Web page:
9 out of 10 Australian households are considering switching to solar power

australia gets power photo
CC BY 2.0 Clearly Ambiguous

What are you waiting for to go solar?

A new survey of Australian households conducted by Ernst & Young across regional and metro Victoria, NSW and Queensland found 9 out of 10 Australians have considered or would consider switching to solar power. The main motivation is cutting electricity bills, but environmental benefits - especially in a huge coal burner and exporter like Australia - no doubt have appeal too.

Solar is becoming unbeatable in Australia....

As previously mentioned on TreeHugger, the land of Oz is undergoing a real solar revolution right now, with even setting itself a 50% renewable energy target for 2025. An image is worth a thousand words:

Solar Australia© Mike Sandiford

"Australia’s uptake of solar PV has soared from about 1,000 installations/year a decade ago to nearly 200,000 last year, with 1.2 million installed across Australia since 2001," writes RENE.

...the rest of the world will follow!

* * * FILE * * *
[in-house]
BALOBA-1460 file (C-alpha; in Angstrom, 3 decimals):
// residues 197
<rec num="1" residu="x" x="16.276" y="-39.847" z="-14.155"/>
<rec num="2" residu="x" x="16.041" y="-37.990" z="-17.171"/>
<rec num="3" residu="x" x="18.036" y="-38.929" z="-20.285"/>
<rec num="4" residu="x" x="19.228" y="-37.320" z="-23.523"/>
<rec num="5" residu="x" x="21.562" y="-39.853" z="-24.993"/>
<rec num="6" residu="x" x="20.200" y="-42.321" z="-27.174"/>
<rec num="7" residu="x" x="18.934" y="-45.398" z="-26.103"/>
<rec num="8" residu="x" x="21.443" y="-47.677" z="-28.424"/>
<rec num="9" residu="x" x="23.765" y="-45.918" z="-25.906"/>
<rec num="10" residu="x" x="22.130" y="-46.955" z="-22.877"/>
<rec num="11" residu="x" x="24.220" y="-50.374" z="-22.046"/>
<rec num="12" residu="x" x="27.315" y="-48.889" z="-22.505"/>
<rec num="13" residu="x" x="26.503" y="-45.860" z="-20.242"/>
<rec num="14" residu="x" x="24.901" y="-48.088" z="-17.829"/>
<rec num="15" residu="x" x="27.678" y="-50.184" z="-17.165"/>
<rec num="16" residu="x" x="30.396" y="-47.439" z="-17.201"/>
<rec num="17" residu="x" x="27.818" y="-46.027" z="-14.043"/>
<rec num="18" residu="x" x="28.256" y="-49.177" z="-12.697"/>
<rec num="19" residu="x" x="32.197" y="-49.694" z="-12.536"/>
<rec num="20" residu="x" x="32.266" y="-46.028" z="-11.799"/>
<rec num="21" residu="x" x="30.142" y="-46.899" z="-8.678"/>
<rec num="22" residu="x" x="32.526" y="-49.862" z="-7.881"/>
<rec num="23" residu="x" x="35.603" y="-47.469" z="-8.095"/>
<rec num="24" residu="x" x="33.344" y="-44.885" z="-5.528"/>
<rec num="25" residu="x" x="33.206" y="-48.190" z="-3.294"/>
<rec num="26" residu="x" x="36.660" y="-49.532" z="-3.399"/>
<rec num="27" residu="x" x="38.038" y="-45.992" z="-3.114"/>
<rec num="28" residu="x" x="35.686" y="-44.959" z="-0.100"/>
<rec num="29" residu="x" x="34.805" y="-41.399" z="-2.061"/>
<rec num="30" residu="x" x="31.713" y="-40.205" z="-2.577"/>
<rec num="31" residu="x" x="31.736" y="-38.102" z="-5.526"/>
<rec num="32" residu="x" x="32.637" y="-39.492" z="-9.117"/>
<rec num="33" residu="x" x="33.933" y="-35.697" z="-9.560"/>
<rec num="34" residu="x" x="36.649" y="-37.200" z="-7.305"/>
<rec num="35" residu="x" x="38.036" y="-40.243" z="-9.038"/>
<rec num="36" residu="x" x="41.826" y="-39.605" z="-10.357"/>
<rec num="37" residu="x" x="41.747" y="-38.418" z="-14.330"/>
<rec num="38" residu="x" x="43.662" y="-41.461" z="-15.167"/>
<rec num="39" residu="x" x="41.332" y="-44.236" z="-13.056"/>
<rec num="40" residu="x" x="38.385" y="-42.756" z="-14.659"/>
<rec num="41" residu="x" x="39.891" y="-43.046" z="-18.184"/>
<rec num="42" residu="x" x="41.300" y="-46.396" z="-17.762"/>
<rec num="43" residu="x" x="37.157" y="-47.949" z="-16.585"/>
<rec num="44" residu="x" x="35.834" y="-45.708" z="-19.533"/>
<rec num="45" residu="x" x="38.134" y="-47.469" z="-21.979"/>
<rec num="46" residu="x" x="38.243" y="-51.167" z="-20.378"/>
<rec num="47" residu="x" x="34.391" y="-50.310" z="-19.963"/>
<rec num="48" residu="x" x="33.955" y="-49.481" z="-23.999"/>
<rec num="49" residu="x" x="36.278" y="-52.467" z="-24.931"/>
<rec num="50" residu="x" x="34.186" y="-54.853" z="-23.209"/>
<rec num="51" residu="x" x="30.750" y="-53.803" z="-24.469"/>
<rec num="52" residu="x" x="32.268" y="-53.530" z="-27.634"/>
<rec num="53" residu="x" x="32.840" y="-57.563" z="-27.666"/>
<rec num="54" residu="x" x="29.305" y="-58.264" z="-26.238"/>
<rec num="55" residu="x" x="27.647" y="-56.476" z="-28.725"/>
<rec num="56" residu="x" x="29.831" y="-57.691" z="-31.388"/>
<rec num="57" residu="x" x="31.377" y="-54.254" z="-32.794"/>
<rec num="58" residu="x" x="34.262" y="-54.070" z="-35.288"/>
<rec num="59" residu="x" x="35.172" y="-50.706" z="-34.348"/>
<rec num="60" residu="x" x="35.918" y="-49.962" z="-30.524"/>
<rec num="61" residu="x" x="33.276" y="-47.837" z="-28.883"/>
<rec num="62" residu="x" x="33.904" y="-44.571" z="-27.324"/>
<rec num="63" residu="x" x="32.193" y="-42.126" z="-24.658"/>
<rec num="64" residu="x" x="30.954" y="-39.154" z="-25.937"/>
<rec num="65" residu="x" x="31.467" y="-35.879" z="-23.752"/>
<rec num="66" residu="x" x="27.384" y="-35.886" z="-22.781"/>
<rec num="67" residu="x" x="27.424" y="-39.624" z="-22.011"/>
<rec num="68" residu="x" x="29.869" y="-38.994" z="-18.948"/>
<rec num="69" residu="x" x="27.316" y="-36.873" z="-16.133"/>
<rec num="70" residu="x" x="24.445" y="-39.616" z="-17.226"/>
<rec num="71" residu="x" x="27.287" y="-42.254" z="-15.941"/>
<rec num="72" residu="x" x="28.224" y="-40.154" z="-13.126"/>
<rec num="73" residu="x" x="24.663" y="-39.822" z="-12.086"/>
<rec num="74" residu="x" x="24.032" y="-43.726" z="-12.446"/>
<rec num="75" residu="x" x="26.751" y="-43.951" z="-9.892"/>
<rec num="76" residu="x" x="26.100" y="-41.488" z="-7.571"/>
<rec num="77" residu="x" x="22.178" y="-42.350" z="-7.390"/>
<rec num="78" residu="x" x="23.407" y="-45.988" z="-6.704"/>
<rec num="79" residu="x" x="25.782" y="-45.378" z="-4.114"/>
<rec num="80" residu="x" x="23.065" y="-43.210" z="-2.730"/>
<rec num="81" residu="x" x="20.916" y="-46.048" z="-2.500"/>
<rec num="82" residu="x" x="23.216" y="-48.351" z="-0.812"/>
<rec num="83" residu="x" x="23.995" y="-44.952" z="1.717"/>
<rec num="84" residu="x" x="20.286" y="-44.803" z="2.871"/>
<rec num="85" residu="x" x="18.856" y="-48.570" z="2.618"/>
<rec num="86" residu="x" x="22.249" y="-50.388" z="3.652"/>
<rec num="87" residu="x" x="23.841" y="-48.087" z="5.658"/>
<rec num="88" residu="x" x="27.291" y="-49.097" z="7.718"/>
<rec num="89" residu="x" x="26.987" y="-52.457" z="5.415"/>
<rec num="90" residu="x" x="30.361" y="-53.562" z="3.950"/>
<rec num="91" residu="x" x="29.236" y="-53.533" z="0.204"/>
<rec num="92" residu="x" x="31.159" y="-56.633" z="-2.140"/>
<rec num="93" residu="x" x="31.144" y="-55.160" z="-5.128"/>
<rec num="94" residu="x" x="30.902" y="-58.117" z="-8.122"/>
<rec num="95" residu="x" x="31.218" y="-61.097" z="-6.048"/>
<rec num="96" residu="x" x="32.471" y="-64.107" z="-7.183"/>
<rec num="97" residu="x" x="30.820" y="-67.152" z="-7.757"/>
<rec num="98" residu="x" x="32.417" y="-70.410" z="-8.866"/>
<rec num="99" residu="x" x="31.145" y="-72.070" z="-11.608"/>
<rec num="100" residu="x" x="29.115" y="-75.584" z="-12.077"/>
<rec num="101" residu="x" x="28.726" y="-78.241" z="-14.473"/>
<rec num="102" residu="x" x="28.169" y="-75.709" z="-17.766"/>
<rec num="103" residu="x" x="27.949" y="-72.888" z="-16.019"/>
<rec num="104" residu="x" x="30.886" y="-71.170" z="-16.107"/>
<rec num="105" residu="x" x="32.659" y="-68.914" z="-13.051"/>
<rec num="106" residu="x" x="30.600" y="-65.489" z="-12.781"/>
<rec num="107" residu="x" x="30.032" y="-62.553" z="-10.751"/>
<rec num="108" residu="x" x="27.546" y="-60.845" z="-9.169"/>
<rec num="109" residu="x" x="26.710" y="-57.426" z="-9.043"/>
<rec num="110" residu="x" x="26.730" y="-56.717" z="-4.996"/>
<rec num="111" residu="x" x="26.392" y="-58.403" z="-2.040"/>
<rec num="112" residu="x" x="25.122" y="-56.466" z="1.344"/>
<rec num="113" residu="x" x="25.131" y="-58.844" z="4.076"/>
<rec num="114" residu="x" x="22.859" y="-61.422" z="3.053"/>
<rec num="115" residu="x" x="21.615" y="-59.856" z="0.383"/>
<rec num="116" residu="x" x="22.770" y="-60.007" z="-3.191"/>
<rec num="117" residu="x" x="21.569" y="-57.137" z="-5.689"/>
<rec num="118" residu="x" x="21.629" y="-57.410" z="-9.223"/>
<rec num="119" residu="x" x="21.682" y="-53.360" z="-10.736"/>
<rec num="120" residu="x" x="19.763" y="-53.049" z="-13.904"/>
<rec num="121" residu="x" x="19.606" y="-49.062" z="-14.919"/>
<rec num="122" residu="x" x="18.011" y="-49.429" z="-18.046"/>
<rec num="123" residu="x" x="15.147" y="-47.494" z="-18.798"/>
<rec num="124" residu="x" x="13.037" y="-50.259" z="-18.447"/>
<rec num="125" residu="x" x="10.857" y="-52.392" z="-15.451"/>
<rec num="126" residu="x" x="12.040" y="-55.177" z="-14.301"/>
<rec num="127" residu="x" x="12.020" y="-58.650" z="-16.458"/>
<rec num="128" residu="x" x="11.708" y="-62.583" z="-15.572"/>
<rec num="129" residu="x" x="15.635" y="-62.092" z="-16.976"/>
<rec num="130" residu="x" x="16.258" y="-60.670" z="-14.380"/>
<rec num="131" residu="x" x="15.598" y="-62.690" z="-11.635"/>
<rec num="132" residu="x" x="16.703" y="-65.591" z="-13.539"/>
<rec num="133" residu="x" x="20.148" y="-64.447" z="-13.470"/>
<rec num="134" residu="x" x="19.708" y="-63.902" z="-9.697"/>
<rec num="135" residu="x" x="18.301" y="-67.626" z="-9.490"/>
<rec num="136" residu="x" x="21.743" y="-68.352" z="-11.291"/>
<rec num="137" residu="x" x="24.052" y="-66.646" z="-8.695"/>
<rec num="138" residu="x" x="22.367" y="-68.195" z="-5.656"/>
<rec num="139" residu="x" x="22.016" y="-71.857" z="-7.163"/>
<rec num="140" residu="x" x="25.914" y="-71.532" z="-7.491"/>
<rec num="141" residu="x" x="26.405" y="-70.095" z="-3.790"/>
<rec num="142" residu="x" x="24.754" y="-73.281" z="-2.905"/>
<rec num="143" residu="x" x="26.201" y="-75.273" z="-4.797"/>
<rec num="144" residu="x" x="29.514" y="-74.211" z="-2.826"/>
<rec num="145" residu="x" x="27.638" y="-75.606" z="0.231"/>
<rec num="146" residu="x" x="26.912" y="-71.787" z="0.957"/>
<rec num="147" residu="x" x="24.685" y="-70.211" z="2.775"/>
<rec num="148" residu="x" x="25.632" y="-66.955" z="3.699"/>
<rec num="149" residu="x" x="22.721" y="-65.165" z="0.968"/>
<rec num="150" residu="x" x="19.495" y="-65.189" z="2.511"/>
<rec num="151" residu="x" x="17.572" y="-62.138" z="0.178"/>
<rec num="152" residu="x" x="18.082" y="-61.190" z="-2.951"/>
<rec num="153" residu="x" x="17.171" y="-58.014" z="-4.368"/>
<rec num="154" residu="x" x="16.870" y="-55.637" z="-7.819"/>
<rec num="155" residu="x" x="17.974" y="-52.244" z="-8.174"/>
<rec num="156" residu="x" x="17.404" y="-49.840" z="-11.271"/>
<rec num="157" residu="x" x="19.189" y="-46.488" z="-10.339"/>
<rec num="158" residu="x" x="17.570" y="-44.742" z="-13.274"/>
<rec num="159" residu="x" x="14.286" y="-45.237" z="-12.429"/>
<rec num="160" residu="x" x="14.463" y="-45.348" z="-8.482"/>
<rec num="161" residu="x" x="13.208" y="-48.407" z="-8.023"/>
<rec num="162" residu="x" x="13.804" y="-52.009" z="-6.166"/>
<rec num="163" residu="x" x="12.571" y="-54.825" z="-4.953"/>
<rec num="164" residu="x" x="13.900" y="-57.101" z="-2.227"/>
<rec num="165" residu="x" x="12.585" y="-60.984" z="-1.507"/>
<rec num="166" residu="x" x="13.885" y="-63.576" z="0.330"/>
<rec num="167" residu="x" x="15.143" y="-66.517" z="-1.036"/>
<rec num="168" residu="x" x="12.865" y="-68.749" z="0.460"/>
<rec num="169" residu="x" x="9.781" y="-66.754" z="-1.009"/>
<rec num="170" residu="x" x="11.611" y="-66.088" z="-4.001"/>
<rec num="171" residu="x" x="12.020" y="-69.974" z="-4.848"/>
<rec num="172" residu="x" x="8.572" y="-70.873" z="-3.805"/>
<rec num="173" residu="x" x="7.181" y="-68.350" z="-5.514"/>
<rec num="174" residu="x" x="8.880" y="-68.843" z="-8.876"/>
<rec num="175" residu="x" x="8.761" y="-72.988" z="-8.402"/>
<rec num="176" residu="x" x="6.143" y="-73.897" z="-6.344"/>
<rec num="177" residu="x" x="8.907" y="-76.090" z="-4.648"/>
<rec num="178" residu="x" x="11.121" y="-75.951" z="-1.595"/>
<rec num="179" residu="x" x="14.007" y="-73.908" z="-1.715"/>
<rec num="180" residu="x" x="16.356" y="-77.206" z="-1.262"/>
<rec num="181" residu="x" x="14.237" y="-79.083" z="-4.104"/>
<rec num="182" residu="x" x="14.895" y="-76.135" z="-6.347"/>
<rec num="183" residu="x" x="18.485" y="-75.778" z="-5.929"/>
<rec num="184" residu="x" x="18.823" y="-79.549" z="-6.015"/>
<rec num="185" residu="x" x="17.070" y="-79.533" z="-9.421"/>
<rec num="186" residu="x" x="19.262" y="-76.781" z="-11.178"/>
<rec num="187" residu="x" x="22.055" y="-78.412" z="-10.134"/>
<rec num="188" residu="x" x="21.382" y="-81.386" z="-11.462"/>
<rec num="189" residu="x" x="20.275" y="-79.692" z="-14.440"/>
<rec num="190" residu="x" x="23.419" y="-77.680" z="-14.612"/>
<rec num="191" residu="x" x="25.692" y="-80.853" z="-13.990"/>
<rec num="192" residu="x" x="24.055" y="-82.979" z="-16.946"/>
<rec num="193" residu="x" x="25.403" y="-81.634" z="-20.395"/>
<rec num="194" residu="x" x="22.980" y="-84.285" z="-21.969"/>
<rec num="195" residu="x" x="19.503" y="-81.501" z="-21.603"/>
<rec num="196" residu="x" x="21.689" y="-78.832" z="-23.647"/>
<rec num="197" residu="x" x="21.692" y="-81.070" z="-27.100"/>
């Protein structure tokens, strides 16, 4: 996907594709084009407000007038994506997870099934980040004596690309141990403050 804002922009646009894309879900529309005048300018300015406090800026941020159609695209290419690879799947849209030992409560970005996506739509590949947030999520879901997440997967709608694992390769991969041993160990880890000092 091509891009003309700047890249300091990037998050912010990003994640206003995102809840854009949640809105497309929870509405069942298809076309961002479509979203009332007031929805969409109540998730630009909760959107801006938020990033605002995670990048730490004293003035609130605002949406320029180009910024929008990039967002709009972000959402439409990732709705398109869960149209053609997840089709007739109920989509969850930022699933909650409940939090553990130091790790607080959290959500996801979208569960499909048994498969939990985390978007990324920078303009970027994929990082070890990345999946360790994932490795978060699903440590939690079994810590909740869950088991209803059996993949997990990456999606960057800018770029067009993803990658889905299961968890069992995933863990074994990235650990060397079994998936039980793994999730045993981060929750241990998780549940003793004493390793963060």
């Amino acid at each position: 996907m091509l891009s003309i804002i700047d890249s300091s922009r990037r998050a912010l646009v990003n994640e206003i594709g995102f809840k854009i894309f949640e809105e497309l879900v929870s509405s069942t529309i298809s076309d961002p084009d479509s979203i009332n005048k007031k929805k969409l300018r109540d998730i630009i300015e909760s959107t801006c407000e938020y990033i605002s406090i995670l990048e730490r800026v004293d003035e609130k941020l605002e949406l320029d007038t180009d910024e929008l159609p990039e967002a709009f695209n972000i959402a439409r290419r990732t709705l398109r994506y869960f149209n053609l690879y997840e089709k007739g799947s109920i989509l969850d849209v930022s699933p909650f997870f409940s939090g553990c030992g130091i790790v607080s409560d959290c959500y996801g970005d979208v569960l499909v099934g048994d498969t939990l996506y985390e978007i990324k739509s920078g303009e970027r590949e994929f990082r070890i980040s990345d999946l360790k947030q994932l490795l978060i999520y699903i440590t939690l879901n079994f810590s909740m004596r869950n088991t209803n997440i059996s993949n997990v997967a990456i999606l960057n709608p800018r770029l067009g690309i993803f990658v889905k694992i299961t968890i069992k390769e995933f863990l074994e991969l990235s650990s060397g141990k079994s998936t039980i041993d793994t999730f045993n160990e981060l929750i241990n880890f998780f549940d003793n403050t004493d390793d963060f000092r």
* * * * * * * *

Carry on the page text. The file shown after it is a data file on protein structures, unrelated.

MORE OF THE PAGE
The reason why solar is becoming unbeatable is simple: Price per watt went down over 100x in the past 3-4 decades, and it's not stopping going down over the long-term. There might be bumps in the road, supply constraints, etc, but in general, this is a bit similar to Moore's Law with CPUs. Over time, we'll get more watts of solar per dollar, and anyone with the ability to look ahead should see that this means at some point a very, very large fraction of our energy will come from solar simply because it'll be cheaper than anything else (and as grid-scale storage goes down in price too, solar will become more convenient too).

Price of solar power graph© BNEF

The International Energy Agency has recently released a report that predicts that solar power will go all the way down to 4 cents per kilowatt in the coming decades, helping it become the dominant source of power generation across the world by 2050.

The two IEA technology roadmaps show how solar photovoltaic (PV) systems could generate up to 16% of the world’s electricity by 2050 while solar thermal electricity (STE) from concentrating solar power (CSP) plants could provide an additional 11%. Combined, these solar technologies could prevent the emission of more than 6 billion tonnes of carbon dioxide per year by 2050 – that is more than all current energy-related CO2 emissions from the United States or almost all of the direct emissions from the transport sector worldwide today.

Photovoltaic solar had about 137 GW of capacity installed worldwide at the end of 2013, and about 100 MW are being added every single day!

Solar panels on a red roofFlickr/CC BY 2.0

Via RE New Economy

Tags: Australia | Solar Energy | Solar Power


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